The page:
Lexington attorney pleads guilty in fraud case; government seizes horse, restaurant, bar

A jailed Lexington attorney who helped collect a judgment for victims sickened by the diet drug fen-phen pleaded guilty Wednesday to six federal charges.

Seth Johnston pleaded guilty to two counts of mail fraud, one count of wire fraud, conspiracy to obstruct justice, conspiracy to distribute synthetic marijuana and tax fraud, according to Kyle Edelen, a spokesman for the U.S. Attorney's office. He entered the plea Wednesday in U.S. District Court in Lexington.

Johnston had been the focus of a federal investigation into his financial holdings. The attorney had been jailed on criminal charges involving synthetic marijuana — the catalyst for the federal investigation into his finances.

Among the items subject to forfeiture are a horse, Woodland Dream, and its foal, which has been ordered to be sold at the Keeneland November Breeding Stock Sale. Also subject to forfeiture is the Glenn's Creek Beer Exchange on East High Street, and the Glenn's Creek Brewer's Union on McCracken Pike in Woodford County, according to court documents.

The guilty plea involves allegations that he defrauded Angela Ford, an attorney in Lexington, who represented plaintiffs in a civil law suit in Boone Circuit Court.

That lawsuit alleges breach of fiduciary duties related to fraud in handling the settlement obtained as a result of a class-action lawsuit against the manufacturers of the diet drug Fen-Phen.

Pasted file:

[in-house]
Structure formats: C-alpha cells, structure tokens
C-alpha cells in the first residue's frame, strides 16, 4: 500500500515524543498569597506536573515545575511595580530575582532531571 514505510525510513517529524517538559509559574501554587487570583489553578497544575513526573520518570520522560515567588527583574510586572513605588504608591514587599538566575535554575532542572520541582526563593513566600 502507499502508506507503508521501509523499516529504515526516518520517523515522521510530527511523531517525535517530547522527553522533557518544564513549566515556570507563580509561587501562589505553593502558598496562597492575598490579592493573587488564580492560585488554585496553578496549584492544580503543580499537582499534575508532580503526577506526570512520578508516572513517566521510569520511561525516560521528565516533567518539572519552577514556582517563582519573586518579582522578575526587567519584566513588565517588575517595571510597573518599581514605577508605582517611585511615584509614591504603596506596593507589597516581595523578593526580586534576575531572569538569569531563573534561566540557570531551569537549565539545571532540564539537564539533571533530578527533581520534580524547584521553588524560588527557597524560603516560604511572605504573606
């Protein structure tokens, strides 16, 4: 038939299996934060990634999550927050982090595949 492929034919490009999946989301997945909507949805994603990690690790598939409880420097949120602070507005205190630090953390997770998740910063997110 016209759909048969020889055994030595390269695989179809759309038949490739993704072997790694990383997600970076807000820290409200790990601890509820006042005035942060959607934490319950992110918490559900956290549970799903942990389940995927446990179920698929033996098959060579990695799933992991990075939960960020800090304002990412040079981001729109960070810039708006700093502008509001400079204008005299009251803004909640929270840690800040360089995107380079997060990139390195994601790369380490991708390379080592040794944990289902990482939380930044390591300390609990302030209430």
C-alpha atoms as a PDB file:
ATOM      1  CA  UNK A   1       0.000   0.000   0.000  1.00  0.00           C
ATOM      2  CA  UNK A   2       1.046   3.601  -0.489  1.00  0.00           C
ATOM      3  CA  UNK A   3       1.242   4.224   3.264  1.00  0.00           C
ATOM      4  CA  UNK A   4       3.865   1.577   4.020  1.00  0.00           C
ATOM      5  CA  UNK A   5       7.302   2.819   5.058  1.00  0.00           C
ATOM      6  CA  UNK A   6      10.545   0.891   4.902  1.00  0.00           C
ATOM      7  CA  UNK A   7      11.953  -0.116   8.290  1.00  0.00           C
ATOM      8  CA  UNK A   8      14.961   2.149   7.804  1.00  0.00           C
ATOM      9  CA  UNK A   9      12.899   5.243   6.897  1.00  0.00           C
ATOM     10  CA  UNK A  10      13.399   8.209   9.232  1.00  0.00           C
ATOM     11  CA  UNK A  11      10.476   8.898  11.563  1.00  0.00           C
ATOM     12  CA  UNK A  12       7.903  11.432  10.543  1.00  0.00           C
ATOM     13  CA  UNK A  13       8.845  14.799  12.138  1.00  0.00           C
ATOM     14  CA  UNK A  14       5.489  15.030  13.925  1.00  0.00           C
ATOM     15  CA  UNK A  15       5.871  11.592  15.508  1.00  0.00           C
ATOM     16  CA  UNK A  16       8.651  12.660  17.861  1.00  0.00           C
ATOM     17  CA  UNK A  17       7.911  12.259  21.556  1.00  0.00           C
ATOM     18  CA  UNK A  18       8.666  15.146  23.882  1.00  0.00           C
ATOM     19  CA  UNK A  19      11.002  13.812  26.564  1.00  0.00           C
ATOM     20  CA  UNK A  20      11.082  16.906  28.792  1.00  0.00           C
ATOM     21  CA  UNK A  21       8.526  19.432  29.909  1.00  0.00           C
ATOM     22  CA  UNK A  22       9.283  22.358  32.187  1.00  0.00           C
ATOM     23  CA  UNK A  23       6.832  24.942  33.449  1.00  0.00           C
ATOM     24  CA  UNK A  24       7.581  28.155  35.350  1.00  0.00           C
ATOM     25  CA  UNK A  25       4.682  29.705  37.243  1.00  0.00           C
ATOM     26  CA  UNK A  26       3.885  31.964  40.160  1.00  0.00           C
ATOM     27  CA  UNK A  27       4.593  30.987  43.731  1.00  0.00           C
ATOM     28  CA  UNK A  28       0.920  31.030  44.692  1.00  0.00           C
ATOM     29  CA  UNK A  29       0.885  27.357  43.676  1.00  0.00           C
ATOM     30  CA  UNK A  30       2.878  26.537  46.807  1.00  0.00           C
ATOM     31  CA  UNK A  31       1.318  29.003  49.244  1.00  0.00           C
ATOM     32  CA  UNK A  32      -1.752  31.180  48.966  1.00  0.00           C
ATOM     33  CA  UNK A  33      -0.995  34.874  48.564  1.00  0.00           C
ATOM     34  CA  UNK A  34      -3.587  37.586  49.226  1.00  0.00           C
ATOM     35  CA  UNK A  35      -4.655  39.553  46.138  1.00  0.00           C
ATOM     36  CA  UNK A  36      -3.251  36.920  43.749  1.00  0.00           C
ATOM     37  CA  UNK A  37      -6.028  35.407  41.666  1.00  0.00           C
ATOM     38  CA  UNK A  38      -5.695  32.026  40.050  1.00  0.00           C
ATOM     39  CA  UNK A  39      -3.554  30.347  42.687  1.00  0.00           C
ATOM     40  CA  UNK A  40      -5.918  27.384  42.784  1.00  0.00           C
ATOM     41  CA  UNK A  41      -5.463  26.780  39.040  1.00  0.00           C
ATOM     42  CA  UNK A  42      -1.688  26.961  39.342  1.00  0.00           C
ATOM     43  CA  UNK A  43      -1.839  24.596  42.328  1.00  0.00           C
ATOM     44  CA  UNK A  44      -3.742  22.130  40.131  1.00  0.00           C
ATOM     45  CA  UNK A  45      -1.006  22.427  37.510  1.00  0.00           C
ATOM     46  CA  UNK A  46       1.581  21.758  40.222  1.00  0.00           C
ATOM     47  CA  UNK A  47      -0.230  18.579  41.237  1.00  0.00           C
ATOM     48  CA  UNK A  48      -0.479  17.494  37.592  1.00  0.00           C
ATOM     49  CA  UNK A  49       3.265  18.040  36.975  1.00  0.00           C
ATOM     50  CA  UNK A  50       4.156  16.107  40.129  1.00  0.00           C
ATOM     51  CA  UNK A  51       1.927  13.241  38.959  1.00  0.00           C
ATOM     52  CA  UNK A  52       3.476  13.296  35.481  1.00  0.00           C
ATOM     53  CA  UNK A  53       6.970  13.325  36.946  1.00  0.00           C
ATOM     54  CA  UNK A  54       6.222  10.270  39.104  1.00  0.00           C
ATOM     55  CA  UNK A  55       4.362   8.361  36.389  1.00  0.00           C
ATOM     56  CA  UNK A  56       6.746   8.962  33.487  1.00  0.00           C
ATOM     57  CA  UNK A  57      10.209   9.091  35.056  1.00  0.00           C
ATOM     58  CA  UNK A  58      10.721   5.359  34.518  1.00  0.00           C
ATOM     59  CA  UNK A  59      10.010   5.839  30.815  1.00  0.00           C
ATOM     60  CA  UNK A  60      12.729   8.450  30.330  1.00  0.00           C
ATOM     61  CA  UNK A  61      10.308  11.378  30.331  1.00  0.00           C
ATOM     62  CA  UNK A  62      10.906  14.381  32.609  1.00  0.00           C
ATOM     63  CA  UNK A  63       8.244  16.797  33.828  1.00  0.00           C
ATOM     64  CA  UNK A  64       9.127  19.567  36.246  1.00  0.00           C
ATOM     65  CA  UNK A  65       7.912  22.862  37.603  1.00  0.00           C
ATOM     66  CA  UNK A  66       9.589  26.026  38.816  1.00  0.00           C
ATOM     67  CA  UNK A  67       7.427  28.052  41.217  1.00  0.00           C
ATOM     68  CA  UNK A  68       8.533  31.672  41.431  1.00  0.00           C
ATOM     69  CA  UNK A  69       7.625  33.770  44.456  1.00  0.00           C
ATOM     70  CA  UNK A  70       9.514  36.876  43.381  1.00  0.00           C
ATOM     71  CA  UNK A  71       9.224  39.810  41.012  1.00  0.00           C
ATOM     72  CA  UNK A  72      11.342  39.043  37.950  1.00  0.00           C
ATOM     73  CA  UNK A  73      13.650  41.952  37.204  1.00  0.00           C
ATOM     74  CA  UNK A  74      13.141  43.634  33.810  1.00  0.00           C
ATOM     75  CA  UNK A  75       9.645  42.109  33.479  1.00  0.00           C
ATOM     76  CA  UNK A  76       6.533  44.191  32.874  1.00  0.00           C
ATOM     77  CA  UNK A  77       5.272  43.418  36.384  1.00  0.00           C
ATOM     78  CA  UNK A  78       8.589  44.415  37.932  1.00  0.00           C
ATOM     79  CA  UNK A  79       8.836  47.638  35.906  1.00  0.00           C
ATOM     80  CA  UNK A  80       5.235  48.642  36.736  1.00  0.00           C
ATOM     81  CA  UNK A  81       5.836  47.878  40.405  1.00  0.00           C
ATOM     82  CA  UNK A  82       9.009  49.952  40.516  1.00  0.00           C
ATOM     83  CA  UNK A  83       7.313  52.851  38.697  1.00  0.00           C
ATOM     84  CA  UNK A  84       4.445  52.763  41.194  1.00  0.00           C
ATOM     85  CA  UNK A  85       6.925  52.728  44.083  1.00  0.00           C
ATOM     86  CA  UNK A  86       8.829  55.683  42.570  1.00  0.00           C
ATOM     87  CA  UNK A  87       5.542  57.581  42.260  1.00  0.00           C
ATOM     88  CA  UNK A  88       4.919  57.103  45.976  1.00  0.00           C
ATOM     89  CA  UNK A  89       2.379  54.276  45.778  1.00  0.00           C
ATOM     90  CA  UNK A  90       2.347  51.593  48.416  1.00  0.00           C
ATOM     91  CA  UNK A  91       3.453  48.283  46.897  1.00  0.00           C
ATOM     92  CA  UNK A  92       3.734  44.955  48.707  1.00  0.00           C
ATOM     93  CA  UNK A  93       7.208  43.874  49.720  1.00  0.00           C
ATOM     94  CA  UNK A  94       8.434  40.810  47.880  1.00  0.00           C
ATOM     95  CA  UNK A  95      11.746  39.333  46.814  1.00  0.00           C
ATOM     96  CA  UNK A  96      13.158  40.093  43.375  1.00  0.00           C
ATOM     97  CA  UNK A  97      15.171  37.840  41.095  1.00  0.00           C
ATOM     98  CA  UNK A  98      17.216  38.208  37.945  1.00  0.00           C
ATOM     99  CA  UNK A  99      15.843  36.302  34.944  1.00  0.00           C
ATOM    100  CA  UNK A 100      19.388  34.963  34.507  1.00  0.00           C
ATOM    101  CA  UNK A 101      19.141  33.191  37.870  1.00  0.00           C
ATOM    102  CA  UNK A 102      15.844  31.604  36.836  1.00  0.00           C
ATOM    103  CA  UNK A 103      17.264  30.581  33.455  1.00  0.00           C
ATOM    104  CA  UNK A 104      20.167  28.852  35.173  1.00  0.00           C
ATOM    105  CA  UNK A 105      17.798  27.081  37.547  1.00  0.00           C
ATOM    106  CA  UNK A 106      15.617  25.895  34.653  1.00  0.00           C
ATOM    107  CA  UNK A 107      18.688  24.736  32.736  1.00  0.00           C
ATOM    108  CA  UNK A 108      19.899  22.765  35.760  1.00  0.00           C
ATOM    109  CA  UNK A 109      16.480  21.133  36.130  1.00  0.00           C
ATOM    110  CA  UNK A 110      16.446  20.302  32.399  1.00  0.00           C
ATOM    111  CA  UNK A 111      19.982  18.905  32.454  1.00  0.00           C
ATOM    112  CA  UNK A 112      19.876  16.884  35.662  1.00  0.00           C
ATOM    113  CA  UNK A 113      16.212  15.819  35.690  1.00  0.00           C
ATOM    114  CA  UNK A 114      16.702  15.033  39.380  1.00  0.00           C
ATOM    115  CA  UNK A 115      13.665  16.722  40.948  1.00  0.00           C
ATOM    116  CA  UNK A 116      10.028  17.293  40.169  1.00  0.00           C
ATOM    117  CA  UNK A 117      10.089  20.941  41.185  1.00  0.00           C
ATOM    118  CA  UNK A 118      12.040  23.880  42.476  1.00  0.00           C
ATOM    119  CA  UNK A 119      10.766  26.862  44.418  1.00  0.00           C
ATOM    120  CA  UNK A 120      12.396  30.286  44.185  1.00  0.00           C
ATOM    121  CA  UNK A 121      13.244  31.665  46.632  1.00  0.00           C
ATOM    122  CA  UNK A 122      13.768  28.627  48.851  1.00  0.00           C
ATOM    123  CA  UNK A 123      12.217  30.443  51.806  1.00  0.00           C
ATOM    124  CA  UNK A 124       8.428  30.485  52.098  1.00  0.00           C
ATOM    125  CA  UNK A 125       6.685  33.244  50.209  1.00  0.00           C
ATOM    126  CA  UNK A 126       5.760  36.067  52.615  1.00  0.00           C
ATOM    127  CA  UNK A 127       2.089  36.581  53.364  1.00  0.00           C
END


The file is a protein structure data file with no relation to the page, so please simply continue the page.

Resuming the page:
Ford obtained summary judgment against three attorneys in the lawsuit.

This summary judgment award was subsequently reversed in part and is currently pending appeal in the Kentucky Supreme Court. Ford hired Johnston to assist in the collection of assets to satisfy the judgment, according to a court document.

Prosecutors said in a court document that Johnston perpetrated a scheme to defraud Ford, the attorney representing the plaintiffs in the lawsuit, by failing to report his collection of funds for purposes of satisfying the judgment obtained to benefit plaintiffs, and instead used the funds for his benefit.

Johnston was also accused of using assets of an estate that he was hired to distribute for his own benefit.

He represented that the estate contained cash assets of approximately $731,601.38. In reality, he was aware that the estate consisted of approximately $1.8 million in cash assets, prosecutors alleged in court documents.

On other count, Ford hired Johnston to create three limited liability companies. Ford was to be the sole member and manager of the LLCs, and the LLCs were to be created solely for her benefit. Ford and Johnston set up bank accounts for the three LLCs, and Ford deposited, caused to be deposited, or intended to be deposited, a combined total of approximately $3.5 million into the three bank accounts. Johnston was not to spend, invest, or move the money without Ford's further instruction. Johnston was to bill Ford for the time he spent creating the LLCs and any accompanying formation documents.

Johnston also acknowledged a scheme to defraud Angela Ford and misappropriated some of Ford's funds without her knowledge He provided documents to hide the scheme regarding the status of her money, prosecutors alleged.

He also pleaded guilty to filing false income tax returns.

Johnston was being held at the Fayette County Detention Center.

Some of the offenses carry a maximum of 20 years in prison.

Johnston's attorney Bernard Pafunda declined to comment.

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